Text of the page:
Unlike most places they had a kitchen with a fireplace complete with oven on the ground floor. Most structures of this time had kitchens separate from the main house because of the danger of fire. Docents speculate that cooking in this fireplace was only done in the winter because at other times it would have put too much heat into the house.

Daniel Boon was 61-years old in 1795 when he moved to Missouri leading a group of settlers. The Spanish owned and controlled this area and wanted to see it settled. The Spanish "courted" Boone, giving him a large land grant complete with tools and stock in exchange for his influential presence in settling the rich bottomlands. They contacted Daniel because of his reputation for settling Kentucky. They gave him a large land grant if he would get a group together to settle this area. He did so. Of course he had not been here long when the Spanish transferred the Louisiana Territory to France (1802) who promptly sold it to the United States (April 1803) to pay for Napoleon's War in Europe.

Boone house in Missouri: it was Nathan Boone's home (Daniel Boone's Son)





Nathan invited his dad and mom Rebeccah to move to his place and help him build his house. Daniel and his wife built a log cabin close to the house Nathan was constructing and helped Nathan both with the design and construction. Daniel Boon was 70-years old when construction of Nathan's house began.







Judgment Tree where Daniel Boon held court under the huge Dutch Elm tree



One other thing we saw at this house was the famous "Judgment Tree". This famous tree was a giant elm tree that succumbed to Dutch elm disease years ago. In its glory years the tree had a circumference of 16-feet. It was none other than the Governor of Louisiana Territory (Meriwether Lewis) of Lewis & Clark fame that appointed Daniel Boone as "Justice of the District of Femme Osage". Lewis was only Governor of the Louisiana Territory for two years 1808 and 1809 so it was during that time that he appointed Daniel Boon as Justice of the District. Daniel was a Quaker and didn't believe in the death penalty so no one was ever hung from the "Judgment Tree". The tree got that moniker because Daniel liked the outdoors and held court under that tree when court was necessary. The trunk of the massive tree is reposed on the ground slowly rotting away. I read somewhere that most of the decisions Daniel made were disputes between Indians and the Settlers. Daniel had no training in the "law" so his decisions had nothing to do with "the written law" his decisions were made on what was fair and right.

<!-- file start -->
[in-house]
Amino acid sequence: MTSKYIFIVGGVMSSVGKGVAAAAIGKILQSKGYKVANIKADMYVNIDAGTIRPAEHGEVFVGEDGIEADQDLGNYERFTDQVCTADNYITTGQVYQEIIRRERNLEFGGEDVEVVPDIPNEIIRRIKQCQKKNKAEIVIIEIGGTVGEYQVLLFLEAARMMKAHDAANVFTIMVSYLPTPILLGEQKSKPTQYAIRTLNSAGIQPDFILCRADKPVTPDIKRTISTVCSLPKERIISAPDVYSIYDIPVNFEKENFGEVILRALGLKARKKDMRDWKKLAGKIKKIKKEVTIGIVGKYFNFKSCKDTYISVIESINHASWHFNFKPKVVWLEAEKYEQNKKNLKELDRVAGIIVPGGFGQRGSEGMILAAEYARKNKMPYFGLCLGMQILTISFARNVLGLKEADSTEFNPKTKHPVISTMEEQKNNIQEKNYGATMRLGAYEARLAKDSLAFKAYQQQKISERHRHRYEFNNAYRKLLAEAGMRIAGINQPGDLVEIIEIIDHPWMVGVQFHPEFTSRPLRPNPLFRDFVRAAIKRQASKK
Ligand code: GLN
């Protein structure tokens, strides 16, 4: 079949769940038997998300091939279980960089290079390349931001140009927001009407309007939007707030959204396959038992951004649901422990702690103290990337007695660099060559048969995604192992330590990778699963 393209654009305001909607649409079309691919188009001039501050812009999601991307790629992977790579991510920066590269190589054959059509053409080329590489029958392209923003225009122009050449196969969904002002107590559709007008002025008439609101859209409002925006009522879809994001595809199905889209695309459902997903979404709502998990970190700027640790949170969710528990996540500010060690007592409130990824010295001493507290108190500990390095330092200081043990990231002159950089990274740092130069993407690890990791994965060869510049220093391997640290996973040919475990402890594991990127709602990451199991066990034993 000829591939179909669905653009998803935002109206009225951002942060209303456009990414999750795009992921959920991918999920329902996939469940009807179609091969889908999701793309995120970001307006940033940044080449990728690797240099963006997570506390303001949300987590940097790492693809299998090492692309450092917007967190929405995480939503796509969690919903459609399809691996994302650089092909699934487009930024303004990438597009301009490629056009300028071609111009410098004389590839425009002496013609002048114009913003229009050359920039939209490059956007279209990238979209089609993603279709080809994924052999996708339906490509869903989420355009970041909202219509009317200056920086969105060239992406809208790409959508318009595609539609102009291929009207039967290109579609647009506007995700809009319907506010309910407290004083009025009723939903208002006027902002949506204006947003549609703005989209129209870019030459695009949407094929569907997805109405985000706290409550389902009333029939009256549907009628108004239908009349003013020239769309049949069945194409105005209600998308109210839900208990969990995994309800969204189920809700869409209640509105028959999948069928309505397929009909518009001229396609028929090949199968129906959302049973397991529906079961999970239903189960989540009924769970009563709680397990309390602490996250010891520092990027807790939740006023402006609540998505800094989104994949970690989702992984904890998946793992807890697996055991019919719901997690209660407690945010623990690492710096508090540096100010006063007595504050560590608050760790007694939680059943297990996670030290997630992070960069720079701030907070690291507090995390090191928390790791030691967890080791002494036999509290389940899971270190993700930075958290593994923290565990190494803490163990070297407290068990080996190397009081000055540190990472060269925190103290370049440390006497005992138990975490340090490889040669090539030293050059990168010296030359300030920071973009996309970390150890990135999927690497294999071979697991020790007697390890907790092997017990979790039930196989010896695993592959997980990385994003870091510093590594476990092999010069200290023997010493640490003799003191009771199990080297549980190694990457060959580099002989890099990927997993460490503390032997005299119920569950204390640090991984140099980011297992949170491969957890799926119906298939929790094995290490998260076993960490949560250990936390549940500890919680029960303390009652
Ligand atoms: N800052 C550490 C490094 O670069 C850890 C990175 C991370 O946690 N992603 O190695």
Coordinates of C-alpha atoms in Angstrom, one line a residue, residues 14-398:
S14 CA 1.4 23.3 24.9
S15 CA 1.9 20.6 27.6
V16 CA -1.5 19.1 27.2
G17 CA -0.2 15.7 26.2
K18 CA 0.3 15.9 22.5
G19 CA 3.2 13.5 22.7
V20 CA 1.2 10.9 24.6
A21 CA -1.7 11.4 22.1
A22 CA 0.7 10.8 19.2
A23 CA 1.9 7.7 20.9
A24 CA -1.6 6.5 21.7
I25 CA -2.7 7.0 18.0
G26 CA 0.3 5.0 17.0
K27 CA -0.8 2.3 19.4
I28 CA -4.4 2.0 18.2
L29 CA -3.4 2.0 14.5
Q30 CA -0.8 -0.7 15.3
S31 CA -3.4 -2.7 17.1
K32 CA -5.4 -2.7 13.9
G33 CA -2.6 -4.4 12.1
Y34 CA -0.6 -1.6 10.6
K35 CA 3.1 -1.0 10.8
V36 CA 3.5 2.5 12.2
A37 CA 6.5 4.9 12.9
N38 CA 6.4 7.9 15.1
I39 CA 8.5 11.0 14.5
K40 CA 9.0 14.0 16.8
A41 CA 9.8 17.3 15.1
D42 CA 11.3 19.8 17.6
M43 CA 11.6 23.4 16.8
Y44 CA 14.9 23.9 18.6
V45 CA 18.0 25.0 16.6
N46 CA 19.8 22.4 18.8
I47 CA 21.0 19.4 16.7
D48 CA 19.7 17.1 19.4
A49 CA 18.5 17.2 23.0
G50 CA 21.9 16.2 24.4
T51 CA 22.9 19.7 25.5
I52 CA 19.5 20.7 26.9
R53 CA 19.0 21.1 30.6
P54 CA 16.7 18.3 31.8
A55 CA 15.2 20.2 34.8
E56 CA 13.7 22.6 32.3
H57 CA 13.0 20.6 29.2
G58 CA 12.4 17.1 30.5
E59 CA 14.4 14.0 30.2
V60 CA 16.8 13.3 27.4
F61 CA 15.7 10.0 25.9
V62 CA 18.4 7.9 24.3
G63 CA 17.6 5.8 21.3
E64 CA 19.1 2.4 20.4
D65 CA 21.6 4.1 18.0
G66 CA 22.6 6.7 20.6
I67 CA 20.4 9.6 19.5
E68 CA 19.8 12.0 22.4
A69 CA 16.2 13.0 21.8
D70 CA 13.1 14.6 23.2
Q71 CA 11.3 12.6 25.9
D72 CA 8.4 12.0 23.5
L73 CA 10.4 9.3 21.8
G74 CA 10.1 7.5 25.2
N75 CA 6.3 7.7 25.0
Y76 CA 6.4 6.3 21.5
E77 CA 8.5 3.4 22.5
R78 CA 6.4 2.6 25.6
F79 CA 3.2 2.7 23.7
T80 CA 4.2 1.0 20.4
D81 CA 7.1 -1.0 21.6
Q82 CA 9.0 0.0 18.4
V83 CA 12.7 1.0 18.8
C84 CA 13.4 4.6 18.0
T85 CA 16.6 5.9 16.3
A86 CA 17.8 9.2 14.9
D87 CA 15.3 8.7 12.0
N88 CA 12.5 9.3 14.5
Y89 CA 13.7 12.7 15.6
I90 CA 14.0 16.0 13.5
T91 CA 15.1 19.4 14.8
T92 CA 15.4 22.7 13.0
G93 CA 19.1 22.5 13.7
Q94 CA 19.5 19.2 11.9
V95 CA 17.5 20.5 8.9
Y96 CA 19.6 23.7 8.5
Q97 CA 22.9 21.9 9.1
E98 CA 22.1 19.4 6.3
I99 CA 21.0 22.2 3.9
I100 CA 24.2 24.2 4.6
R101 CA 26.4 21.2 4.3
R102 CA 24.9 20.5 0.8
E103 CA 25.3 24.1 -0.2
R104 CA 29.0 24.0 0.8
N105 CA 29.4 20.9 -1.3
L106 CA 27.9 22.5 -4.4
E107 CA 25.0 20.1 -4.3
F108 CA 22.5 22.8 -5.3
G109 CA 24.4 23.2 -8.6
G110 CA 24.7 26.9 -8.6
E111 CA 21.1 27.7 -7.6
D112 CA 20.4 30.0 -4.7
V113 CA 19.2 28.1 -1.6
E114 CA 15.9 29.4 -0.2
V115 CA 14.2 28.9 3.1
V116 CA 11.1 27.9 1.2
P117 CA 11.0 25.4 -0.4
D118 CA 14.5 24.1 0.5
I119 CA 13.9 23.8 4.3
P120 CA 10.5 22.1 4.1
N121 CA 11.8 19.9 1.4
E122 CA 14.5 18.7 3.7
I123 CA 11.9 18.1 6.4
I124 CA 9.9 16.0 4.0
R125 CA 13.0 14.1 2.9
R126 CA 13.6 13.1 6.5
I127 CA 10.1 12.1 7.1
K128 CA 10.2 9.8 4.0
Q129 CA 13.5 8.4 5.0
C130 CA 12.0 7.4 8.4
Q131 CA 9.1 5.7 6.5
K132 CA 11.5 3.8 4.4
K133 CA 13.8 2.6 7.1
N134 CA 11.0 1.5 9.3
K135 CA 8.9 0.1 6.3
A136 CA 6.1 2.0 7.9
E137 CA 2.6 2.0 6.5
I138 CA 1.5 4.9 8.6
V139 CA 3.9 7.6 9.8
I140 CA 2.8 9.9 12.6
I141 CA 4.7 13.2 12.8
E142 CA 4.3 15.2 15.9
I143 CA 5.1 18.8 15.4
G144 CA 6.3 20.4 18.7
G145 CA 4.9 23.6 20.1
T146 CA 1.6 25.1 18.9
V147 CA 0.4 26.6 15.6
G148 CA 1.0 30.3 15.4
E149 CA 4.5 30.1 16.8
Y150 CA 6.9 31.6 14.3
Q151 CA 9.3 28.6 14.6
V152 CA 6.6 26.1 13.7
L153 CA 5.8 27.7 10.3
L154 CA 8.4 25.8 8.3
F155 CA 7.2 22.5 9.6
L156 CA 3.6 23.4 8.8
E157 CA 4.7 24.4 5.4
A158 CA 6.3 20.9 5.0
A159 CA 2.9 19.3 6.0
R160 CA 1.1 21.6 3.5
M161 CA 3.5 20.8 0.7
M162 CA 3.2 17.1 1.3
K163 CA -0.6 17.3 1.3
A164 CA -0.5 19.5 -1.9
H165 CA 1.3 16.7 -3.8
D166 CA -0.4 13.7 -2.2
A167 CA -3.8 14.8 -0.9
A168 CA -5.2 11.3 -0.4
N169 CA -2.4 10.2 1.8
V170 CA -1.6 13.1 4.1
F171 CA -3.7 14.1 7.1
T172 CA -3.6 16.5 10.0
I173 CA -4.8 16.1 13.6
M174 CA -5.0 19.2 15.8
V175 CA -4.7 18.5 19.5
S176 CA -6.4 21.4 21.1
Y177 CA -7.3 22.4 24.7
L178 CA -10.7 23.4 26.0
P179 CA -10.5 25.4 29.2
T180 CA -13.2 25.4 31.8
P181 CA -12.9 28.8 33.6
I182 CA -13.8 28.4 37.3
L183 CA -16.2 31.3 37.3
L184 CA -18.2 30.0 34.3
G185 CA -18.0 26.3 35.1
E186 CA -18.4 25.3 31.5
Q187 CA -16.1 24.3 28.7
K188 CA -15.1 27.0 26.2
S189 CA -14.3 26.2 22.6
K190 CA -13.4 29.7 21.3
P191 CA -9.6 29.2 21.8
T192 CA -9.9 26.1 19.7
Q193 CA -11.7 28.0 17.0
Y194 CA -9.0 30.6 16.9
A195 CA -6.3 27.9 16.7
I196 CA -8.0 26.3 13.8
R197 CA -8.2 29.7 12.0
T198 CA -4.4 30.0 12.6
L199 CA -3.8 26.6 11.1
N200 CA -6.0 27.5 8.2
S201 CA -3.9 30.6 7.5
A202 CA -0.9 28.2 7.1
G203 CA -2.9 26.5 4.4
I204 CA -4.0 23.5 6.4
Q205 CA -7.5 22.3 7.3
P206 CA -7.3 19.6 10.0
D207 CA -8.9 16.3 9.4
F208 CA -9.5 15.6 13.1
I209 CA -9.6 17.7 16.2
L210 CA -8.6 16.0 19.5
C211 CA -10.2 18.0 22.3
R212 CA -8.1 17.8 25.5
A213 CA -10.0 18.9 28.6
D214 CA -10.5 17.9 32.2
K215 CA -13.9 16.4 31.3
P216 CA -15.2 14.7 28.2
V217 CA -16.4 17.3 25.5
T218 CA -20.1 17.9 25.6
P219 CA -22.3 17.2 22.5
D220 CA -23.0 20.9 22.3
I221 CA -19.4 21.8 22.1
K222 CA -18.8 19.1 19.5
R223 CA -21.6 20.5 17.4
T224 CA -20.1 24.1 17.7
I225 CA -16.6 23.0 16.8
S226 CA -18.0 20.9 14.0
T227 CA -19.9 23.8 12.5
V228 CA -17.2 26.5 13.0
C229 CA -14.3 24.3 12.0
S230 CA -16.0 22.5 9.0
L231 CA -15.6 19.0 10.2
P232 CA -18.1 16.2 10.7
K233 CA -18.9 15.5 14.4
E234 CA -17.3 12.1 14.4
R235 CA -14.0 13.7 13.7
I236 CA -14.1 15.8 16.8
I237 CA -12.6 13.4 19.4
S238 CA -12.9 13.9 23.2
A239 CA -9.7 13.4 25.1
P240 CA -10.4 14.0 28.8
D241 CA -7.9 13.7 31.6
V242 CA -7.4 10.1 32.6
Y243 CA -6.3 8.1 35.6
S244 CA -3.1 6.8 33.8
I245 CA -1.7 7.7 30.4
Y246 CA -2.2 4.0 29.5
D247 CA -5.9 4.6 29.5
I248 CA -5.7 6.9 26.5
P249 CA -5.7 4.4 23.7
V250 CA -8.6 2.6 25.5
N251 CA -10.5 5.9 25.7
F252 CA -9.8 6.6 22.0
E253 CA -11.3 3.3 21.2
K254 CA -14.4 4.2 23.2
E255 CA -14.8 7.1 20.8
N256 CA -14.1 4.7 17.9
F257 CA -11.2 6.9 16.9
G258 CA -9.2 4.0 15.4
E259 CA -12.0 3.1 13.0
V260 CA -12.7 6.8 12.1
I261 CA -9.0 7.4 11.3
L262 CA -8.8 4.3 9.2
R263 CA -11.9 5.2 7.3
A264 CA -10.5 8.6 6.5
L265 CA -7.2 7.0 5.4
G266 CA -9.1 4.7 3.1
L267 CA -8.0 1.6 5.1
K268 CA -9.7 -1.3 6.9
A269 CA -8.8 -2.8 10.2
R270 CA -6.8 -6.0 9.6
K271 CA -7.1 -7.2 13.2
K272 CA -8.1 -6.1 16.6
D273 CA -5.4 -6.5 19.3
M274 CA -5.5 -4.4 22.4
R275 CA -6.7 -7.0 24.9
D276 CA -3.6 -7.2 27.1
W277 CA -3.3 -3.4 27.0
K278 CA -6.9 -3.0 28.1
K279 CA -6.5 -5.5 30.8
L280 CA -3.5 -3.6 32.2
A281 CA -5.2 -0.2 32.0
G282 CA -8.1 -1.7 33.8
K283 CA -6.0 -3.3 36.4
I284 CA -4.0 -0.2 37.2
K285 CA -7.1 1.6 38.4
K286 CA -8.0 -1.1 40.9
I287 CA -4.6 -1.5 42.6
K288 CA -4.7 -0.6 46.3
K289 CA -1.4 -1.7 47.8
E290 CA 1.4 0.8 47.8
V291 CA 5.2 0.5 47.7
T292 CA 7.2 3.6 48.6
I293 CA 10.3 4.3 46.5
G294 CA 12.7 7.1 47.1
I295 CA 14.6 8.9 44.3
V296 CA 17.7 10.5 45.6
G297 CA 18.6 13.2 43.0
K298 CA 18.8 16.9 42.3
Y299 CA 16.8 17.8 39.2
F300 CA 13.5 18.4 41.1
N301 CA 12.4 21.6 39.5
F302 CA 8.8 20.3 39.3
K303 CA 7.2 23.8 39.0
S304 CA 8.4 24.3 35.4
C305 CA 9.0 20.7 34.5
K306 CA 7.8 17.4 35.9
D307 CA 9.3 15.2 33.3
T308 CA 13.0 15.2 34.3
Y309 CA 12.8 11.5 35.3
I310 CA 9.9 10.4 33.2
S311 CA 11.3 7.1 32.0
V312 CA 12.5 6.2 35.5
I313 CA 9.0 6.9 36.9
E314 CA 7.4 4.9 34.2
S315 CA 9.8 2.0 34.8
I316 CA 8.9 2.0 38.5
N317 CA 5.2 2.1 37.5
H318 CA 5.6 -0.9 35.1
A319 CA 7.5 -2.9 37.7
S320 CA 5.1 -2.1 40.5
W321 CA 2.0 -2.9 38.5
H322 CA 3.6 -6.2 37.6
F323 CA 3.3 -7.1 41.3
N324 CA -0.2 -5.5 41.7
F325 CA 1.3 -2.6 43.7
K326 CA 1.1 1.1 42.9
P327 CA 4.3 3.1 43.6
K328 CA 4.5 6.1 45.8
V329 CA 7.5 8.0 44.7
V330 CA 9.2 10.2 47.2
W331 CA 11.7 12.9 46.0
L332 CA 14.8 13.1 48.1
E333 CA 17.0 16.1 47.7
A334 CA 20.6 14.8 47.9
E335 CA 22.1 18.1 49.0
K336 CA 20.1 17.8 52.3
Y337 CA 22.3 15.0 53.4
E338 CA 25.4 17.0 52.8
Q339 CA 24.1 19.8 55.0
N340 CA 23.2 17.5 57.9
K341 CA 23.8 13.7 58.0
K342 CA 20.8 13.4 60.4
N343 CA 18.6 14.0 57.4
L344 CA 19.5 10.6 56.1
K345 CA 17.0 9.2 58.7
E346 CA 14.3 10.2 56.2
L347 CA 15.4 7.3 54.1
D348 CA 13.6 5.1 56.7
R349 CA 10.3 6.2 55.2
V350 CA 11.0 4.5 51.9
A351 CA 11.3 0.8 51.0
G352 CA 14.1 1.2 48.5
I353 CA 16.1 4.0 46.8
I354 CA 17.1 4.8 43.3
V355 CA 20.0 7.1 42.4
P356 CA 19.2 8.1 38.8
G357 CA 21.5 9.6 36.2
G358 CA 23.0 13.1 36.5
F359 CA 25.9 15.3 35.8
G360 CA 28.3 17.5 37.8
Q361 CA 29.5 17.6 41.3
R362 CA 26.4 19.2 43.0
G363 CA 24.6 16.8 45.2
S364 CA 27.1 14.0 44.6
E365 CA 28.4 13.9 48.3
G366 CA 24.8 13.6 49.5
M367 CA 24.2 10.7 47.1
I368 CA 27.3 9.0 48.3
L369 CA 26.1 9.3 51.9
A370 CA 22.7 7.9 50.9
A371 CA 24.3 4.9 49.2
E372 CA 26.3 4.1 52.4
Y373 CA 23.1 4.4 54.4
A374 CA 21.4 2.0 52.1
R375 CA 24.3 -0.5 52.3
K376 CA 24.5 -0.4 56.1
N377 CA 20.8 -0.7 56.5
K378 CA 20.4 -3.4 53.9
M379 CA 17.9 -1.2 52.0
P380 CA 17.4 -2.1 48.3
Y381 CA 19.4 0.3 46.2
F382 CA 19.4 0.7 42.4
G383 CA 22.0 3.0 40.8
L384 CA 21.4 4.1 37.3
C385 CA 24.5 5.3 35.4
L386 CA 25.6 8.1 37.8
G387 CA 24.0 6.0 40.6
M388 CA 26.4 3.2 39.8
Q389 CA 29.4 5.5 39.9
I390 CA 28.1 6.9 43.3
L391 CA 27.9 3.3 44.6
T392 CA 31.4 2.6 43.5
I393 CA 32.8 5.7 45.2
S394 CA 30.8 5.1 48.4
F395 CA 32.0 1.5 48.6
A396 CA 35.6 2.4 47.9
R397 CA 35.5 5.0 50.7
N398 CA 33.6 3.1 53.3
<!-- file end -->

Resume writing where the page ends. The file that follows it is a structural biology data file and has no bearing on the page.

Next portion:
As we pass through the small town of Defiance, SR 94 hugs the banks of the Missouri River, following its lazy course through countryside confettied with tidy farmhouses, old barns, neat country inns and fields of corn and soybeans. Along the way SR 94 ventures briefly across wooded hills and narrow valleys that form the northernmost reaches of the Ozarks. As we approach Augusta neat vines cascade down the gentle rounded slopes. This is the heart of Missouri River wine country-or Rhineland, as the locals affectionately call it. Nostalgic German immigrants, reminded of their beloved Rhine River valley, flocked to the Missouri River in the 1800's, bringing with them their Teutonic architecture, fondness for flowers, and traditional wine-making skills. At one time Missouri's vineyards were second only to California. Prohibition destroyed all that. The wineries are once again reemerging. As we drive we see one vineyard after another advertising their cellar and wine tasting facilities.